Morton was born in Shoreham, Vermont. His parents were the Reverend Daniel Oliver Morton (1788–1852), a Congregational minister and Lucretia Parsons (1789–1862). His older brother, Daniel O. Morton (1815–59), was Mayor of Toledo, Ohio from 1849 to 1850.
Morton's family moved to Springfield, Vermont in 1832 when his father became the minister of the Congregational church there. Rev. Morton headed the congregation during the construction of the brick colonial revival style church on Main Street that is still in use today. Levi P. Morton was considered by his Springfield peers to be a "leader in all affairs in which schoolboys usually engage." The family moved away when Rev. Morton was reassigned in 1836.
Morton married his first wife, Lucy Young Kimball (July 22, 1836 – July 11, 1871) on October 15, 1856, in Flatlands, Brooklyn. They had one child, a daughter who died in infancy, in 1857.
Morton owned property in Newport, Rhode Island, spending his summers on fashionable Bellevue Avenue in his mansion called "Fairlawn", built 1852-1853, which is currently owned by Salve Regina University, housing the Pell Center of International Relations and Public Policy. He left a nearby property to the city of Newport for use as a park. The park is at the corner of Coggeshall and Morton avenues (the latter formerly Brenton Road), and is named Morton Park.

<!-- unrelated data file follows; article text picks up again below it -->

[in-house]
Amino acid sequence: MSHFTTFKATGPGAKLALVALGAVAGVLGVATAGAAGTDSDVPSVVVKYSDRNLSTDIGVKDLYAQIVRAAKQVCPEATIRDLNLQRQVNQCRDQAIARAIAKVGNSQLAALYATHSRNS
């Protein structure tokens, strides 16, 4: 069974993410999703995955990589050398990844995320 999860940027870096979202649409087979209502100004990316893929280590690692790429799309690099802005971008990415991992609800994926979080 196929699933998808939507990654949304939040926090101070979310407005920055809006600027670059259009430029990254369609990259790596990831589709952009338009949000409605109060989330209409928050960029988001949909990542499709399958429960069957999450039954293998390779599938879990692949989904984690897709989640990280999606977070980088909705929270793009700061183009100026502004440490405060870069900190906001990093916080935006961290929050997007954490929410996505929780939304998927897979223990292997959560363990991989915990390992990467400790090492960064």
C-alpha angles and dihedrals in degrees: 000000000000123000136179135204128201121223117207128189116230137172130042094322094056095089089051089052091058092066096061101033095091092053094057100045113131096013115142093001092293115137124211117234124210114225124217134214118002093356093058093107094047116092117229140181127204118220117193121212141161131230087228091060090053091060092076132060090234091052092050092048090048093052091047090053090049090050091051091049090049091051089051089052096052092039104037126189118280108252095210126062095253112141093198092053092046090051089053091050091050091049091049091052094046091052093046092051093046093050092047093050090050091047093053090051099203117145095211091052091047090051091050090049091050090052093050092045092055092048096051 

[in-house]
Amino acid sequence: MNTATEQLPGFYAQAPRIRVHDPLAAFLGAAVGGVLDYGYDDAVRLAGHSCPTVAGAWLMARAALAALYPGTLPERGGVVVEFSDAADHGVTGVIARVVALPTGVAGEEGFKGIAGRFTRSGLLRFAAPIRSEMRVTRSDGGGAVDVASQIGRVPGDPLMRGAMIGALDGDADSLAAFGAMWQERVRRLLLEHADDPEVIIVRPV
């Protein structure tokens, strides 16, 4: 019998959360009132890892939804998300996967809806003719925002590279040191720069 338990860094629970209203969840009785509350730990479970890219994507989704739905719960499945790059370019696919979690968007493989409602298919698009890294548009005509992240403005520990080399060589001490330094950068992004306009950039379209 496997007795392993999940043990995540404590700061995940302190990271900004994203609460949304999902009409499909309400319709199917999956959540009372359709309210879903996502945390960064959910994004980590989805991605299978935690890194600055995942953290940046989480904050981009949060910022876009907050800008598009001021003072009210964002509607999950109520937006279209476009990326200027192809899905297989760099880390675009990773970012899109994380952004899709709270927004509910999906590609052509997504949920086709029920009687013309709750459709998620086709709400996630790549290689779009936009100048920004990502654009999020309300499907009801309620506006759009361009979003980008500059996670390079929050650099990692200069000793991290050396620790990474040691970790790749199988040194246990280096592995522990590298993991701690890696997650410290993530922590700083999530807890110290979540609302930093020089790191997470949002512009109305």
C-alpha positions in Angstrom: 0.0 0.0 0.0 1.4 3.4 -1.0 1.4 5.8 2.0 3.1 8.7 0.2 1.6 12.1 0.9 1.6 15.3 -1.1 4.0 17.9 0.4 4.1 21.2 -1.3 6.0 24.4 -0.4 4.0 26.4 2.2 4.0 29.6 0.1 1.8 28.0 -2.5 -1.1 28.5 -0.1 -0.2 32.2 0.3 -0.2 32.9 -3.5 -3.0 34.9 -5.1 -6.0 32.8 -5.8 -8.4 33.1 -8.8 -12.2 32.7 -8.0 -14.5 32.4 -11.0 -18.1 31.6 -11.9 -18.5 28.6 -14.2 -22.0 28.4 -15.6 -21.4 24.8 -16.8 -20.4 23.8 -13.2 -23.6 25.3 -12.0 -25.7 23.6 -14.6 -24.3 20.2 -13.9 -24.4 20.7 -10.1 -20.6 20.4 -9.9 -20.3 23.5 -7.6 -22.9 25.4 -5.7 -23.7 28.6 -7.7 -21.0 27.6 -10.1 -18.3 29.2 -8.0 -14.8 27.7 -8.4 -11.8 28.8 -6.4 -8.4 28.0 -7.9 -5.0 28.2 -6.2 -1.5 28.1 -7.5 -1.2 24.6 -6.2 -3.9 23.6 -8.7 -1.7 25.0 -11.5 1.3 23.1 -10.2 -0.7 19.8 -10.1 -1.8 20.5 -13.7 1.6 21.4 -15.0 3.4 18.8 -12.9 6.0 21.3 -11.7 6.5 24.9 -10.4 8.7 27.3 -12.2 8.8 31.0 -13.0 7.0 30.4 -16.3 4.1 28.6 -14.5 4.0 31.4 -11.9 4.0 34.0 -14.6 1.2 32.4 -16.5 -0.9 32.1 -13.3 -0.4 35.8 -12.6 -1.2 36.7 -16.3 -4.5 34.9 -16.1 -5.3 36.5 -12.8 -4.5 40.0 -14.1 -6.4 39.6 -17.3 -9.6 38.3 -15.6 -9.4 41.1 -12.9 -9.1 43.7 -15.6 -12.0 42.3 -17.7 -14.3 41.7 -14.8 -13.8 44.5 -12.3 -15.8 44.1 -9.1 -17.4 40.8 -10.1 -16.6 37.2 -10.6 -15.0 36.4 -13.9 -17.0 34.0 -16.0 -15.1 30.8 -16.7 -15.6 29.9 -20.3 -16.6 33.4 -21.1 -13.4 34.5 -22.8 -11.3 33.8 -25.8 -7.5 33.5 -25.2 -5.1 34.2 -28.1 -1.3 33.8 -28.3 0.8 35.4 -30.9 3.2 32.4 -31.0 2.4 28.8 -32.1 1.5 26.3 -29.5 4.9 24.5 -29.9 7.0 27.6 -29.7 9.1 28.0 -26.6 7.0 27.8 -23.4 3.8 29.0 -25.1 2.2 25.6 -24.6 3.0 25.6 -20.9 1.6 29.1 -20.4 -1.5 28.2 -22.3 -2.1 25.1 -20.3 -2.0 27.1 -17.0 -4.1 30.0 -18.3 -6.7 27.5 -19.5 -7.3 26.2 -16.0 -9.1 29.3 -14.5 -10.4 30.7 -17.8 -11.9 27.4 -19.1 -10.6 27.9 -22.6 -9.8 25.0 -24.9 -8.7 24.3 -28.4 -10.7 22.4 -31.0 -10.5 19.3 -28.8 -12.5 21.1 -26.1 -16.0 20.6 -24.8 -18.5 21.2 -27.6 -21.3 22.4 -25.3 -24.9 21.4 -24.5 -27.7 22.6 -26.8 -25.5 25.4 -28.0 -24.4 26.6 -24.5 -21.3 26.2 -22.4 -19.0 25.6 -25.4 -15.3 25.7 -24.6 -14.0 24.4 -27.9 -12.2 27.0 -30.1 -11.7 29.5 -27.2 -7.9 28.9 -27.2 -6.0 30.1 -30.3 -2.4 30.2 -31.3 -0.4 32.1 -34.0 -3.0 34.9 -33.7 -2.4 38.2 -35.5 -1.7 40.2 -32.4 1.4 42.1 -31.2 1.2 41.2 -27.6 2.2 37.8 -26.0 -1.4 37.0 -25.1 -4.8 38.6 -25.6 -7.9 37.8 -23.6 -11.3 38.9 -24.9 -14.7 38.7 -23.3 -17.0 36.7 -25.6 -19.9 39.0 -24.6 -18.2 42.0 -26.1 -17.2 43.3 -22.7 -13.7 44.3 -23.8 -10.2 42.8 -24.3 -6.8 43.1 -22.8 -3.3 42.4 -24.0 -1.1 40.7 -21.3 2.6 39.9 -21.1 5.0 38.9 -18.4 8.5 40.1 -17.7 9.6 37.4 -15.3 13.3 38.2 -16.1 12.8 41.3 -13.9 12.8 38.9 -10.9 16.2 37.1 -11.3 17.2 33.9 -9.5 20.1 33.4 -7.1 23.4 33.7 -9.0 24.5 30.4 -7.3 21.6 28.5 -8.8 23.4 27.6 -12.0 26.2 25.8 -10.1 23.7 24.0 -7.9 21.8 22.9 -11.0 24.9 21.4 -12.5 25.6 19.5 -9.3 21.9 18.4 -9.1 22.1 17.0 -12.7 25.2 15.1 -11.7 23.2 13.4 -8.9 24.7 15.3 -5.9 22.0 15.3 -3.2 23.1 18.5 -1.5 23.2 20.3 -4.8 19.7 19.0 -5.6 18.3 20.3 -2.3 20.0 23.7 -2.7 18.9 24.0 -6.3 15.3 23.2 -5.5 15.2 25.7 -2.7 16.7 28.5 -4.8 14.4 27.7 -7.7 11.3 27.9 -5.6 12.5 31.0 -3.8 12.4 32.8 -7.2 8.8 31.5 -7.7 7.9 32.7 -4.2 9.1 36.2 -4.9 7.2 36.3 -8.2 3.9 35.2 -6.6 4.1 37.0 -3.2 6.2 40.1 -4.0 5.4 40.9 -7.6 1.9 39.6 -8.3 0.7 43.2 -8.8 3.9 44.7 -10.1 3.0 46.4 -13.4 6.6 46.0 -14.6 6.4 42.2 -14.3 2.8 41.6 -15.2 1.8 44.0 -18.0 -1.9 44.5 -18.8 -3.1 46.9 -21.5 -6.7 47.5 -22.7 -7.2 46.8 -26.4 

His first wife died in 1871, and in 1873 Morton married Anna Livingston Reade Street. She was Second Lady of the United States during her husband's vice–presidency, and often handled entertaining duties for the administration due to First Lady Caroline Harrison's ill health. She had five daughters with Morton, and a son who died in infancy.
Morton attended the public schools of Vermont and Shoreham Academy. He decided on a Business career, and worked as a general store clerk in Enfield, Massachusetts. Morton also taught school in Boscawen, New Hampshire, engaged in mercantile pursuits in Hanover, New Hampshire, and moved to Boston to work in the Beebe & Co. importing Business. He eventually settled in New York City, where he entered the dry goods Business, became a successful cotton broker, and established himself as one of the country's top investment Bankers in a firm he founded, Morton, Bliss & Co. He was an unsuccessful candidate for election in 1876 to the 45th Congress, and was appointed by President Rutherford B. Hayes to be an honorary commissioner to the Paris Exhibition of 1878.
Morton was elected, as a Republican, to the 46th and 47th Congresses representing Manhattan. He served from March 4, 1879, until his resignation, effective March 21, 1881. The 1880 Republican presidential nominee, James A. Garfield, asked Morton to be his vice presidential running mate, attempting to win over disappointed supporters of Ulysses S. Grant's candidacy for a third term. Morton was loyal to Senator Roscoe Conkling, who was Grant's campaign manager; unhappy that Grant had not been nominated, Conkling advised Morton to decline; Morton followed Conkling's advice. Garfield's supporters then turned to Chester A. Arthur, another Conkling supporter. Conkling advised Arthur to decline, but Arthur accepted; Garfield and he were narrowly elected over their Democratic opponents.